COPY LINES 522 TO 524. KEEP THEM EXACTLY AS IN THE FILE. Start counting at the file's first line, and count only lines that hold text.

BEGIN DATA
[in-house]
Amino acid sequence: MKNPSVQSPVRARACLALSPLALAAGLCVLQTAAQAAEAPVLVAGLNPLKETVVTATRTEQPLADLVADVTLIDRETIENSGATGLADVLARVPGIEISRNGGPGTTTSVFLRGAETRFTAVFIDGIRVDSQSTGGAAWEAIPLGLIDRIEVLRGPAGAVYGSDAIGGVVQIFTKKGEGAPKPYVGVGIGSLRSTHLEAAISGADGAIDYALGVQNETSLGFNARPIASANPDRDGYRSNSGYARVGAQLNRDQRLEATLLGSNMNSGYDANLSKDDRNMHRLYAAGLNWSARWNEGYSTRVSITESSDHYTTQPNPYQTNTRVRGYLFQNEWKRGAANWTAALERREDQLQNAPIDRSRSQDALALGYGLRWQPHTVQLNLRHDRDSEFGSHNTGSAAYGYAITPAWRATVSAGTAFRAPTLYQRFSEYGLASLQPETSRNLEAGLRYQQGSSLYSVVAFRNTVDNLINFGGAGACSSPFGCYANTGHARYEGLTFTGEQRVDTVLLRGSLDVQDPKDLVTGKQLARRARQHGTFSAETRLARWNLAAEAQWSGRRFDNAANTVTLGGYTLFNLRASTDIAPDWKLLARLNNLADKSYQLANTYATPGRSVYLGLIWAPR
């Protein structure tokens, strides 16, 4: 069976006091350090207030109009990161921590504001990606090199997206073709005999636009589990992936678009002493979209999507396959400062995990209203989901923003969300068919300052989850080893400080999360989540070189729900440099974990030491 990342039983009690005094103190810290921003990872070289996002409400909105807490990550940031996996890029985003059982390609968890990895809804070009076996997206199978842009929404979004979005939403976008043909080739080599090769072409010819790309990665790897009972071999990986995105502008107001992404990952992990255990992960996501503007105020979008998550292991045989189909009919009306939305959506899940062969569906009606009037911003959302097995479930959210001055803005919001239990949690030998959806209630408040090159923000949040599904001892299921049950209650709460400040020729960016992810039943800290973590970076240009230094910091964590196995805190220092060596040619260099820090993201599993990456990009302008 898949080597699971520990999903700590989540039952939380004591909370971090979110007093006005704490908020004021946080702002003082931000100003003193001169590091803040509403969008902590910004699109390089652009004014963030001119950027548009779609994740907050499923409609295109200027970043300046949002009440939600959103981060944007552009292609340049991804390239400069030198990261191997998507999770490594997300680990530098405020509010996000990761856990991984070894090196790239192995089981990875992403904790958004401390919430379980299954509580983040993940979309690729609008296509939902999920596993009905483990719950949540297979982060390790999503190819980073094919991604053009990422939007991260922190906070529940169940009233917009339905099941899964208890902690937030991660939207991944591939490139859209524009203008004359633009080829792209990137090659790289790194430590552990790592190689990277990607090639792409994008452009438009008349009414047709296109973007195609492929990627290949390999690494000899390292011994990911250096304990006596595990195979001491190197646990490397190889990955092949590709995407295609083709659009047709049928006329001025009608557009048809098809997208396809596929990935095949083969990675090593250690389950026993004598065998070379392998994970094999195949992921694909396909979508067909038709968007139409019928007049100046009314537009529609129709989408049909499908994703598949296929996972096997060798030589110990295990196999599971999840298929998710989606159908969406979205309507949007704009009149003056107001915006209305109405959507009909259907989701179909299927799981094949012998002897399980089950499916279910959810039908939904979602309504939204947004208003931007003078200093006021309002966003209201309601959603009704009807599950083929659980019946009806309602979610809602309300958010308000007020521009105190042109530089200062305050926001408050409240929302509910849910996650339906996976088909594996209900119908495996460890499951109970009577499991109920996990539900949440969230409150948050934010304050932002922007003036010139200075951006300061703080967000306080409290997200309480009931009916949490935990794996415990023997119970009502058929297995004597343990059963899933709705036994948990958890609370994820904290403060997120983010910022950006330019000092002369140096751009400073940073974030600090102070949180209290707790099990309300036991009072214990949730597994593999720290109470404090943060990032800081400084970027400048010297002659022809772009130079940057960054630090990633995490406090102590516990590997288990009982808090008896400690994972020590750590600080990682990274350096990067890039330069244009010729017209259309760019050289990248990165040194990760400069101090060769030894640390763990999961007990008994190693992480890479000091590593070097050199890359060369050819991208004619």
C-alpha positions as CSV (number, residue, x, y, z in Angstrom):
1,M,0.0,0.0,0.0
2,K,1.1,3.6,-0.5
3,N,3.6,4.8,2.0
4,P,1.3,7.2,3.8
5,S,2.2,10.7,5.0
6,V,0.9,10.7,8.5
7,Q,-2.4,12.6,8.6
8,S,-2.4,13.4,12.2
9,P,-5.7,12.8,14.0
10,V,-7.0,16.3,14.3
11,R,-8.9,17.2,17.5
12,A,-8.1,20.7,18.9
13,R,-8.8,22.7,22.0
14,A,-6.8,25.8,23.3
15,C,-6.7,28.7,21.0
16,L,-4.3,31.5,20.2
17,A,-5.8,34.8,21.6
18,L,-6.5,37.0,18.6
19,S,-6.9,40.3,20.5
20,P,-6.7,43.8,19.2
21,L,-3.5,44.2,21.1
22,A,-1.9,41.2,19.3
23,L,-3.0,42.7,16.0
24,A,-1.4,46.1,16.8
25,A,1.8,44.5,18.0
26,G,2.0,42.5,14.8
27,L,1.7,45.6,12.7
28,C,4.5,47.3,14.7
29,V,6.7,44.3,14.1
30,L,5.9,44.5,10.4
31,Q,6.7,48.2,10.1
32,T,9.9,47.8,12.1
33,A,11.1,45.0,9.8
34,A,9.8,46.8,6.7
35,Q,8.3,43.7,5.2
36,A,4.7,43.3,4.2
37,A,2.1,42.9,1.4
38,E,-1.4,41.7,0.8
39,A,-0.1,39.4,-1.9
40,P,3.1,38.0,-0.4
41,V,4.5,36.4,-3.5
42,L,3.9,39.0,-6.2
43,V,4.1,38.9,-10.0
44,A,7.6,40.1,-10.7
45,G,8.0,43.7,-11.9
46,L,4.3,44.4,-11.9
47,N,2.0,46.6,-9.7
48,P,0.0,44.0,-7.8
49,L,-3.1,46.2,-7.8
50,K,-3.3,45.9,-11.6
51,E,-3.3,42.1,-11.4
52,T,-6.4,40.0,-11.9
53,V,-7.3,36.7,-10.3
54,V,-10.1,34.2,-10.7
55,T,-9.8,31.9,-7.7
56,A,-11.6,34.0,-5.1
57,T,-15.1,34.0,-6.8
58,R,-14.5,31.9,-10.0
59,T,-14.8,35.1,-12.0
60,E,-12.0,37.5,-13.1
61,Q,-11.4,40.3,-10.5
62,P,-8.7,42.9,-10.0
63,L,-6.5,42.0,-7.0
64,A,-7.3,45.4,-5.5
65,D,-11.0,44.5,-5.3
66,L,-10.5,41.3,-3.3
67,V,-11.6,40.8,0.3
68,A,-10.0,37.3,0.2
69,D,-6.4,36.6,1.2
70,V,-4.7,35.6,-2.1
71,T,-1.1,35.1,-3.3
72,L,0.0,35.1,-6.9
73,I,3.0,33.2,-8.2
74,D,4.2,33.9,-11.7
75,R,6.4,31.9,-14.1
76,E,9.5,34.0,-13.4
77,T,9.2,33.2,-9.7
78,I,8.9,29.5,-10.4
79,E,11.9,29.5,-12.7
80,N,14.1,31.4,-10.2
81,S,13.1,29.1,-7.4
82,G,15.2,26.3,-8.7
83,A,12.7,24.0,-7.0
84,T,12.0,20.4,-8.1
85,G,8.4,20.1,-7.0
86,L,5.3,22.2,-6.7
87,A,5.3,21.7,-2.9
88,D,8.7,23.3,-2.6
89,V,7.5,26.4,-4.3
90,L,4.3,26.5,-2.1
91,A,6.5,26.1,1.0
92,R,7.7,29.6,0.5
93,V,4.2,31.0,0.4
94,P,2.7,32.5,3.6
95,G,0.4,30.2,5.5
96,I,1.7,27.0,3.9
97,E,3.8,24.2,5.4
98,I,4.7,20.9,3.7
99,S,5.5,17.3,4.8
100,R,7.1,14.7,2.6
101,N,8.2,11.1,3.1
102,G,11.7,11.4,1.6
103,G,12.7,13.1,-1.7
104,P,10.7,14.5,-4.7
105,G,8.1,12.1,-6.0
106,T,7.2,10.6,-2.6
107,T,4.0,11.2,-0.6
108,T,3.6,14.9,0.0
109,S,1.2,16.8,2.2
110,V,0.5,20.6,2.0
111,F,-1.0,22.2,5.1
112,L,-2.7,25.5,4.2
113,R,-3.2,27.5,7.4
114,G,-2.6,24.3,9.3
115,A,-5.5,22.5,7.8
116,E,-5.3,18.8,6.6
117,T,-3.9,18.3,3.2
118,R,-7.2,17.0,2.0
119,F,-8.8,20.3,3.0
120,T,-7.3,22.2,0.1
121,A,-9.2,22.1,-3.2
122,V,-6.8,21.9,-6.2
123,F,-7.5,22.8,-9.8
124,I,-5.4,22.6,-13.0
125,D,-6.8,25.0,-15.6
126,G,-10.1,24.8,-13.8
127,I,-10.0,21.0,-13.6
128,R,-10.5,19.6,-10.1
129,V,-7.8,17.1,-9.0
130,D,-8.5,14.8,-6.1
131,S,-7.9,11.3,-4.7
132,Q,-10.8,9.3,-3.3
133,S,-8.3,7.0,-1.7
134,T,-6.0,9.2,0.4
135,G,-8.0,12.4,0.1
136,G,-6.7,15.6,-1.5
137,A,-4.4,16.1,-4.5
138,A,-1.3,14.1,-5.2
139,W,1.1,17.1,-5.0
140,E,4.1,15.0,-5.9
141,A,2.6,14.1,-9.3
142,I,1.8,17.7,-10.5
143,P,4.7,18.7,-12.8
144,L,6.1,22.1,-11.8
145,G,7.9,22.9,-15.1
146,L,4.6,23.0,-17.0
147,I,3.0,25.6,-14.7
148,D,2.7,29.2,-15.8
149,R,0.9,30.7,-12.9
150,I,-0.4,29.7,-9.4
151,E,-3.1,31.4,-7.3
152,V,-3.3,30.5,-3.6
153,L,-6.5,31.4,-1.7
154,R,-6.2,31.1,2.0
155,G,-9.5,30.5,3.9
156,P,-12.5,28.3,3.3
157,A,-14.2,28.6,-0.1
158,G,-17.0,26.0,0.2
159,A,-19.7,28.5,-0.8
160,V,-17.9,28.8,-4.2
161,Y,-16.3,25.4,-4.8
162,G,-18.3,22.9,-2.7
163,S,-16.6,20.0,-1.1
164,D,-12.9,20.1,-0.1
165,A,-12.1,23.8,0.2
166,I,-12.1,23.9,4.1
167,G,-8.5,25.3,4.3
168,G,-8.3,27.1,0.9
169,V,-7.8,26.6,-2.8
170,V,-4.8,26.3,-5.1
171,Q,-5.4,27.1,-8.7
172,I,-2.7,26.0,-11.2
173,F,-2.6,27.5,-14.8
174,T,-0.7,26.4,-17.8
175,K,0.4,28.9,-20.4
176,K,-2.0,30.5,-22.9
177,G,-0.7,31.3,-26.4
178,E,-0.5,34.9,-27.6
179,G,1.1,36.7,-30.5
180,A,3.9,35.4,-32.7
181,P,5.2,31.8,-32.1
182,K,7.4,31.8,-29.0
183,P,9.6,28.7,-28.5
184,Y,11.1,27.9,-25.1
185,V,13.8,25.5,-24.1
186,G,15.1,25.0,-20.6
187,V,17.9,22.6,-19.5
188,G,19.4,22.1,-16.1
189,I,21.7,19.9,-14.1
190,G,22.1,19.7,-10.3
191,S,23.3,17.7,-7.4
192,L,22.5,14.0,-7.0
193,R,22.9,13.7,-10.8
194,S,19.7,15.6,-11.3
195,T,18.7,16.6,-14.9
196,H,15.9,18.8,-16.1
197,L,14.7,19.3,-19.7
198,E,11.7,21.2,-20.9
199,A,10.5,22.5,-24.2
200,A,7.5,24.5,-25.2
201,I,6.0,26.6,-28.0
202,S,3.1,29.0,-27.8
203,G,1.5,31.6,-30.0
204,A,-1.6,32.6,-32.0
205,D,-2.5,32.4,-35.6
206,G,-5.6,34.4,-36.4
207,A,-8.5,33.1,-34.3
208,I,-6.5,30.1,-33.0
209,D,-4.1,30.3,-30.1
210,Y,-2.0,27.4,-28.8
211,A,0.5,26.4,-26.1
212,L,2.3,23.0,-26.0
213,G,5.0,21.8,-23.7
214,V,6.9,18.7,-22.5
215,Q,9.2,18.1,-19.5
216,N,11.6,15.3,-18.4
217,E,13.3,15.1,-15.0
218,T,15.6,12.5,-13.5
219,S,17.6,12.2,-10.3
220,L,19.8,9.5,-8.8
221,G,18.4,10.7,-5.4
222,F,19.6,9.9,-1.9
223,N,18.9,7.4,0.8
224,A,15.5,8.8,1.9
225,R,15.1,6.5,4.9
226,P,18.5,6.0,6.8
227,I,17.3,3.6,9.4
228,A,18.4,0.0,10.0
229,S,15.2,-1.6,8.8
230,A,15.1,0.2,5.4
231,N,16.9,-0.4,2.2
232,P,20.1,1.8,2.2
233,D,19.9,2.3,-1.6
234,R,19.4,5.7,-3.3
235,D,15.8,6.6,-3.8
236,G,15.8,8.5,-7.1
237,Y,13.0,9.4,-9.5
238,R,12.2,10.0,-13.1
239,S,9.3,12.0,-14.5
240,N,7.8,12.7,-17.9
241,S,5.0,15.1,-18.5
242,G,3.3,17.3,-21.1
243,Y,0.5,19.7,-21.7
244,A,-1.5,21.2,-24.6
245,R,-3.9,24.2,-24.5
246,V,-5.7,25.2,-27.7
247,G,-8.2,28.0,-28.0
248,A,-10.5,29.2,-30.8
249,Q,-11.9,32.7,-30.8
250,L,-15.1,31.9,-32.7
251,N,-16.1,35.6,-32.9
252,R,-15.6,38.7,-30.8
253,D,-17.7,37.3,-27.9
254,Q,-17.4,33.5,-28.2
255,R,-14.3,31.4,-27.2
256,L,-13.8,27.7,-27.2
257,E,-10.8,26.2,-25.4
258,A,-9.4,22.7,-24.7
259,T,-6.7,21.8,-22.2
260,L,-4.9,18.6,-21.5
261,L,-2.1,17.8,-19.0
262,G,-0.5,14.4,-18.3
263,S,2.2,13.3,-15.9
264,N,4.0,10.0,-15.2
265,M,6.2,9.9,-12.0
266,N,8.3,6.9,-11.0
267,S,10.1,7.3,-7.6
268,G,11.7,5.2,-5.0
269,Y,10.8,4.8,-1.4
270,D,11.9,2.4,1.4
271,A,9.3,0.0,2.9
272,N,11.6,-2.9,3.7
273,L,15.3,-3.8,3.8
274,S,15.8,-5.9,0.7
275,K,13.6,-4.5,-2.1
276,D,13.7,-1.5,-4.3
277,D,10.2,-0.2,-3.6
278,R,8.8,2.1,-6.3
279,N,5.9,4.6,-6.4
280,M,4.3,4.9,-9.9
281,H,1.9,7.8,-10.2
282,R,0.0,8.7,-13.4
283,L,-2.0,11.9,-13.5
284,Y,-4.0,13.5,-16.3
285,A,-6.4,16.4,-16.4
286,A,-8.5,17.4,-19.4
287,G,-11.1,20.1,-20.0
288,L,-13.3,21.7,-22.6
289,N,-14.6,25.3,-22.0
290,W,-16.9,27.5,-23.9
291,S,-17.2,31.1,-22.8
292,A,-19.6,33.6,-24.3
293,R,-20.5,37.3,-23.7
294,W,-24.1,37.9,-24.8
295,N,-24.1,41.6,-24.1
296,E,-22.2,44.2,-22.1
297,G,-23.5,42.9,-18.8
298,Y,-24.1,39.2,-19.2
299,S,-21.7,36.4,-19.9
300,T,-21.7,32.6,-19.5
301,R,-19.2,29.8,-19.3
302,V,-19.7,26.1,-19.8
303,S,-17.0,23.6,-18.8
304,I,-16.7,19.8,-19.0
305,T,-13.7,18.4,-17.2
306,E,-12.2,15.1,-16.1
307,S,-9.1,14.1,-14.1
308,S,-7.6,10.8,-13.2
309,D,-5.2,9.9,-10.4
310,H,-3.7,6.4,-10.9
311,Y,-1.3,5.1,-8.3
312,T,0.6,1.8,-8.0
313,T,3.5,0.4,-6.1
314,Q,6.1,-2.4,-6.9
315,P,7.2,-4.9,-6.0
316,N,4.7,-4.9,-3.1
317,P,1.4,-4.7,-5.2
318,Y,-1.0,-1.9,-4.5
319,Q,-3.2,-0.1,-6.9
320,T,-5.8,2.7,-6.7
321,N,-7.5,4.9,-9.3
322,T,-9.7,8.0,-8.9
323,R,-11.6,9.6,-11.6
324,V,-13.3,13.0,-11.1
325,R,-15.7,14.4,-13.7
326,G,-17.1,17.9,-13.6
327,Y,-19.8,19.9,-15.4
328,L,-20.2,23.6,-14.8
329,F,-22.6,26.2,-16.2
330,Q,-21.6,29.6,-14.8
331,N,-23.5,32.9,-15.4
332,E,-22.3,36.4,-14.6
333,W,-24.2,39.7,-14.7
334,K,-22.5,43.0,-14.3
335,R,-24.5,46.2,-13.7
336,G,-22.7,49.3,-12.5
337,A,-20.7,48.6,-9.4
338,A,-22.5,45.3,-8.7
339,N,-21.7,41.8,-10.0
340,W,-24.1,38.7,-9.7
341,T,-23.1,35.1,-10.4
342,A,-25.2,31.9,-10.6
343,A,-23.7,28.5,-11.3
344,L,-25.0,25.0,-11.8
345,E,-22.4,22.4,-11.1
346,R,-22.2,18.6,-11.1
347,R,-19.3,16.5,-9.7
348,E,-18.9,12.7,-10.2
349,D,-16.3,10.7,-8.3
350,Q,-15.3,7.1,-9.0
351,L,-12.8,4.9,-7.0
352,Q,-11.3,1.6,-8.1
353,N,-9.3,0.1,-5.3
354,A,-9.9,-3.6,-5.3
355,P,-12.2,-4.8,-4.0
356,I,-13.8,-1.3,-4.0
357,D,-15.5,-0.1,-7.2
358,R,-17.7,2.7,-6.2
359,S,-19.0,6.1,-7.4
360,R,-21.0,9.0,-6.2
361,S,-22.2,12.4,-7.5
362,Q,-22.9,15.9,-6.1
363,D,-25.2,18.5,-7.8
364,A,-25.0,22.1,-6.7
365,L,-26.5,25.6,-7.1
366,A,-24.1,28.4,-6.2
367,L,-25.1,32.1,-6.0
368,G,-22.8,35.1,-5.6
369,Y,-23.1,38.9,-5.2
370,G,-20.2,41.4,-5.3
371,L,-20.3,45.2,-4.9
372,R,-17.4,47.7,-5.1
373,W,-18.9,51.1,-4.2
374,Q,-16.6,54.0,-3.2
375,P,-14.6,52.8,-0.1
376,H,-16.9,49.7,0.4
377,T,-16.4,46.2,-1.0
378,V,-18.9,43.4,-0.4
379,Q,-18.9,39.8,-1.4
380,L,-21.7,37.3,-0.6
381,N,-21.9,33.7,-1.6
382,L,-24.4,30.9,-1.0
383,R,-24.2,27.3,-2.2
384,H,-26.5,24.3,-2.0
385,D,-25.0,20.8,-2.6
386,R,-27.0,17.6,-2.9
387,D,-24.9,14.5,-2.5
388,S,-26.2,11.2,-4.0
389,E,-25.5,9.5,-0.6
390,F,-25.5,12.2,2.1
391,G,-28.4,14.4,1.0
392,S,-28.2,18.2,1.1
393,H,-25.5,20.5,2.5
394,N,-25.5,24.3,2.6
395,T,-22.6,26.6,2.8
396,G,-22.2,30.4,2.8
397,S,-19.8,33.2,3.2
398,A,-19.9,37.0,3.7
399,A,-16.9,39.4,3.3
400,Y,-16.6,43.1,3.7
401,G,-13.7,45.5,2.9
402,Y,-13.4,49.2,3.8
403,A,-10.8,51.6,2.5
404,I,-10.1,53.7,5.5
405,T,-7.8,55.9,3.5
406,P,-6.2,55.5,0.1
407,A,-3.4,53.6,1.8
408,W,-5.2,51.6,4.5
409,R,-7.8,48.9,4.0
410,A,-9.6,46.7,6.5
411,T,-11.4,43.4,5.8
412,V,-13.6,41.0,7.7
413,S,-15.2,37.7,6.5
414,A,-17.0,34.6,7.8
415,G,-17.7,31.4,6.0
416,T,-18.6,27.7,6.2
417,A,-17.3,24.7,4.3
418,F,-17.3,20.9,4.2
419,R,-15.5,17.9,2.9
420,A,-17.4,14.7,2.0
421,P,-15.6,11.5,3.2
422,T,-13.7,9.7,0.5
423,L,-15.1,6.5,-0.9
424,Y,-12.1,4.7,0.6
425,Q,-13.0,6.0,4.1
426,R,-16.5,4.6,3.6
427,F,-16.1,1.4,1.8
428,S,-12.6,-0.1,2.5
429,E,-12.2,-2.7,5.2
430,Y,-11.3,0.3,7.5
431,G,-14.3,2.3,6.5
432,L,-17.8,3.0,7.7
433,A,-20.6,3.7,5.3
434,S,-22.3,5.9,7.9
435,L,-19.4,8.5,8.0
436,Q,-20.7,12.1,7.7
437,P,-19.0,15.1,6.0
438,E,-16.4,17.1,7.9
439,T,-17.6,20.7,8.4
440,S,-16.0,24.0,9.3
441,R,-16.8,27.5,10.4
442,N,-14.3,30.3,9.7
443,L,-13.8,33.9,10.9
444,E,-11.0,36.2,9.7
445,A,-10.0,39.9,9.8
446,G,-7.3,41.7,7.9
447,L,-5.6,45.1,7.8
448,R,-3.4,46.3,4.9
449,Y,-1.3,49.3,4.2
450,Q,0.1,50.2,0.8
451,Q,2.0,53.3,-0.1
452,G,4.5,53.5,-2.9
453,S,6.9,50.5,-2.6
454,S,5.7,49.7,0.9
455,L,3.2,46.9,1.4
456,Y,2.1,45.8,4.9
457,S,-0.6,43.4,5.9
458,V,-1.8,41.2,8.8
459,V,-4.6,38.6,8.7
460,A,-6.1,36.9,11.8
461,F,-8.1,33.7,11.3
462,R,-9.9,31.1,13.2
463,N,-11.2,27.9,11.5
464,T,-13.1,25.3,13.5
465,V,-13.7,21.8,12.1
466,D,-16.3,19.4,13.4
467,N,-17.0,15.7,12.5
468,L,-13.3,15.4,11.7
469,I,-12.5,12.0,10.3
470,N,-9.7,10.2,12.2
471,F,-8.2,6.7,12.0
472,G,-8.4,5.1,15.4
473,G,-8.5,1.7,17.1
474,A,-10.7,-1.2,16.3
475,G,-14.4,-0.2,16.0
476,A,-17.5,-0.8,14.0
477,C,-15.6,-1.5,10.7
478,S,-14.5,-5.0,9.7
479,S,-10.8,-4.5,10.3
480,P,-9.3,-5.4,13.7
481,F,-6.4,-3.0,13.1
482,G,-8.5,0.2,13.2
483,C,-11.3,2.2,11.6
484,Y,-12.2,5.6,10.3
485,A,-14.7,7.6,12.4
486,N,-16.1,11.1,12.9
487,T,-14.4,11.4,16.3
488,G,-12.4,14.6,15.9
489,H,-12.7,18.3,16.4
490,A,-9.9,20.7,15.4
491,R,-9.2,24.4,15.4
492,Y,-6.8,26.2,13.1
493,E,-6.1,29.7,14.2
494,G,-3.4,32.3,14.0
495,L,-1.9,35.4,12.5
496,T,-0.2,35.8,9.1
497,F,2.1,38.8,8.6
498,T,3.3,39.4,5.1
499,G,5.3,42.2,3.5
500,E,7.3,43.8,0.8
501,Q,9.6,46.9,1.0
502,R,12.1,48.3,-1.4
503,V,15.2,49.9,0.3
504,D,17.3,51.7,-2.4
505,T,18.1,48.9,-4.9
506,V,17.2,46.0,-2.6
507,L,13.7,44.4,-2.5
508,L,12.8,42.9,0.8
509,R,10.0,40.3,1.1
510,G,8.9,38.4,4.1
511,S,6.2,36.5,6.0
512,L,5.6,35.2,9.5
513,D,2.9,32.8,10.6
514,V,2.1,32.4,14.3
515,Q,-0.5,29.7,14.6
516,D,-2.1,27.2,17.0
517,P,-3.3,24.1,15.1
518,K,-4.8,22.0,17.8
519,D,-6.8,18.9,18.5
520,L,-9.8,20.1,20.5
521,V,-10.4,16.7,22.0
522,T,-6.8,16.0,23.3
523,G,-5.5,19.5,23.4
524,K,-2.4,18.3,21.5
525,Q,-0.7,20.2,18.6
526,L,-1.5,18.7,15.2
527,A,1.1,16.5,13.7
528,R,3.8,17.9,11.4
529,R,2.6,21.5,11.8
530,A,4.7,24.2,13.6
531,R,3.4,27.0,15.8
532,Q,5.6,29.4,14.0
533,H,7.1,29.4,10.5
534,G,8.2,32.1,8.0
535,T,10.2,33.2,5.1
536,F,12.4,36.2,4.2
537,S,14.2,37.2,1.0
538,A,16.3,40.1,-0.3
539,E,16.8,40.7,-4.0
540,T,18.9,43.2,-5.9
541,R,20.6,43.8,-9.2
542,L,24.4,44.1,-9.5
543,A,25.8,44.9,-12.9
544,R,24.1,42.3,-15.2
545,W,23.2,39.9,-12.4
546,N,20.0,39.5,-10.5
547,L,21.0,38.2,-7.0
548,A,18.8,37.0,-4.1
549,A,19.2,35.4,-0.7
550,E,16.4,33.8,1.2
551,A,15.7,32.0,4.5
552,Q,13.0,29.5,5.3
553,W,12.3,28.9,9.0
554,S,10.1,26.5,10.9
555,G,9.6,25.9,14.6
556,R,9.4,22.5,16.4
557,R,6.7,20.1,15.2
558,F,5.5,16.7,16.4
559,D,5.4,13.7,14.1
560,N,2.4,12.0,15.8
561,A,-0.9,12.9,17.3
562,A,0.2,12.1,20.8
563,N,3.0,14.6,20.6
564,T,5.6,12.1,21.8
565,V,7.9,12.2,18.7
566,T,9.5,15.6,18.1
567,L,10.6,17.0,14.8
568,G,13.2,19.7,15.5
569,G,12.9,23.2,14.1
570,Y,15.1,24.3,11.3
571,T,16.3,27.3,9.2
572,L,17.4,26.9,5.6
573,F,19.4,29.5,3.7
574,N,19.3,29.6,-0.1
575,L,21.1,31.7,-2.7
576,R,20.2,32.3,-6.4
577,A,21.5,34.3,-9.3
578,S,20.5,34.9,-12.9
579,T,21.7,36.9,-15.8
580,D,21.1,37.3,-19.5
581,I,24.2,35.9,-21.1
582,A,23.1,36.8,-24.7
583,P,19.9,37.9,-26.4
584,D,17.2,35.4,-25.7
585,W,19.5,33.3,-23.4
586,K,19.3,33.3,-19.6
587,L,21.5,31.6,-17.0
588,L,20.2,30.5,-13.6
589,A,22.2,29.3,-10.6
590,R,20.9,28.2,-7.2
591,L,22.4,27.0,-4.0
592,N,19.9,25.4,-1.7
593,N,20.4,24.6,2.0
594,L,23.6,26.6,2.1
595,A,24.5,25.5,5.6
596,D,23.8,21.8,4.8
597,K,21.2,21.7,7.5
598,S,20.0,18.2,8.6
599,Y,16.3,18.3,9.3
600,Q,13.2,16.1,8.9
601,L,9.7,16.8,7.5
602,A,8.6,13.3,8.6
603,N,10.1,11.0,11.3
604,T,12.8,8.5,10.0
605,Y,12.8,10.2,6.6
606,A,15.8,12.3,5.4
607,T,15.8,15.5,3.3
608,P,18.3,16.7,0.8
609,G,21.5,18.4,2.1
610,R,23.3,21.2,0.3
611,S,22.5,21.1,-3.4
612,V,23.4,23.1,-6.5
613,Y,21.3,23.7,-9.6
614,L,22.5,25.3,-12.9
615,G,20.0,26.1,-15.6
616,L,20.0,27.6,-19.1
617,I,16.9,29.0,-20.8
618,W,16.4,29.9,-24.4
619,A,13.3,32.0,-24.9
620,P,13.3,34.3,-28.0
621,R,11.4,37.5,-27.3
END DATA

518,K,-4.8,22.0,17.8
519,D,-6.8,18.9,18.5
520,L,-9.8,20.1,20.5